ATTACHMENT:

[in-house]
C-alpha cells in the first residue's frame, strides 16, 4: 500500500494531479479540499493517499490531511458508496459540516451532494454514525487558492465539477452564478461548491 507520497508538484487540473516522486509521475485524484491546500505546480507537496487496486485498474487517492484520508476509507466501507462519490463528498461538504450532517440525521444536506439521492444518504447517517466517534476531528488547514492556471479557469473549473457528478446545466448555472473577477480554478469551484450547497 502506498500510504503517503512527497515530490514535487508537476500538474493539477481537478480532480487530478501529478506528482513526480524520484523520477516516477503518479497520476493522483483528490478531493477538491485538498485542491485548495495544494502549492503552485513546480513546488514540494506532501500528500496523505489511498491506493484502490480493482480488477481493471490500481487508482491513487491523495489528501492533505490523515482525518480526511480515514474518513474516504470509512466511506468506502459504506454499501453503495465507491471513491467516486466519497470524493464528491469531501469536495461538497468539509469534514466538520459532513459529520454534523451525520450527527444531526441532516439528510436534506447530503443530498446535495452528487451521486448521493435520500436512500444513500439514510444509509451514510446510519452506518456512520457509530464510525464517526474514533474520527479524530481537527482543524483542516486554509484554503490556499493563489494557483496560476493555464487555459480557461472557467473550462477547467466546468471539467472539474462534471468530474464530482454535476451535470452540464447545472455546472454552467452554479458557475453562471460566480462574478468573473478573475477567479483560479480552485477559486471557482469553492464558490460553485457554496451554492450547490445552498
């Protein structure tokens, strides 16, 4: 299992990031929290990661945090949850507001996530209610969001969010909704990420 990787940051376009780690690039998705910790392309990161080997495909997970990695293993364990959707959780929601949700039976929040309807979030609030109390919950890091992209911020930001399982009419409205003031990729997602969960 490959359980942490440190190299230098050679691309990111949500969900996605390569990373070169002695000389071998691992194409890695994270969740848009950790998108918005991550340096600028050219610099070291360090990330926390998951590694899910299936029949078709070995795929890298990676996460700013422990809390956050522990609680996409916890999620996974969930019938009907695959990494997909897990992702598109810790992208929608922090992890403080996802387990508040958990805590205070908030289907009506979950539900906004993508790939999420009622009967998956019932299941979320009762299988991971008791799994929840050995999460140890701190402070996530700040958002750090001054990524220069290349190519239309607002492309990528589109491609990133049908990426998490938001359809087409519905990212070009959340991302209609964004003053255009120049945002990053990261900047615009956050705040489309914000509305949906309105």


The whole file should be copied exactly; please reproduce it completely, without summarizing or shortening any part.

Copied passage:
[in-house]
C-alpha cells in the first residue's frame, strides 16, 4: 500500500494531479479540499493517499490531511458508496459540516451532494454514525487558492465539477452564478461548491 507520497508538484487540473516522486509521475485524484491546500505546480507537496487496486485498474487517492484520508476509507466501507462519490463528498461538504450532517440525521444536506439521492444518504447517517466517534476531528488547514492556471479557469473549473457528478446545466448555472473577477480554478469551484450547497 502506498500510504503517503512527497515530490514535487508537476500538474493539477481537478480532480487530478501529478506528482513526480524520484523520477516516477503518479497520476493522483483528490478531493477538491485538498485542491485548495495544494502549492503552485513546480513546488514540494506532501500528500496523505489511498491506493484502490480493482480488477481493471490500481487508482491513487491523495489528501492533505490523515482525518480526511480515514474518513474516504470509512466511506468506502459504506454499501453503495465507491471513491467516486466519497470524493464528491469531501469536495461538497468539509469534514466538520459532513459529520454534523451525520450527527444531526441532516439528510436534506447530503443530498446535495452528487451521486448521493435520500436512500444513500439514510444509509451514510446510519452506518456512520457509530464510525464517526474514533474520527479524530481537527482543524483542516486554509484554503490556499493563489494557483496560476493555464487555459480557461472557467473550462477547467466546468471539467472539474462534471468530474464530482454535476451535470452540464447545472455546472454552467452554479458557475453562471460566480462574478468573473478573475477567479483560479480552485477559486471557482469553492464558490460553485457554496451554492450547490445552498
């Protein structure tokens, strides 16, 4: 299992990031929290990661945090949850507001996530209610969001969010909704990420 990787940051376009780690690039998705910790392309990161080997495909997970990695293993364990959707959780929601949700039976929040309807979030609030109390919950890091992209911020930001399982009419409205003031990729997602969960 490959359980942490440190190299230098050679691309990111949500969900996605390569990373070169002695000389071998691992194409890695994270969740848009950790998108918005991550340096600028050219610099070291360090990330926390998951590694899910299936029949078709070995795929890298990676996460700013422990809390956050522990609680996409916890999620996974969930019938009907695959990494997909897990992702598109810790992208929608922090992890403080996802387990508040958990805590205070908030289907009506979950539900906004993508790939999420009622009967998956019932299941979320009762299988991971008791799994929840050995999460140890701190402070996530700040958002750090001054990524220069290349190519239309607002492309990528589109491609990133049908990426998490938001359809087409519905990212070009959340991302209609964004003053255009120049945002990053990261900047615009956050705040489309914000509305949906309105």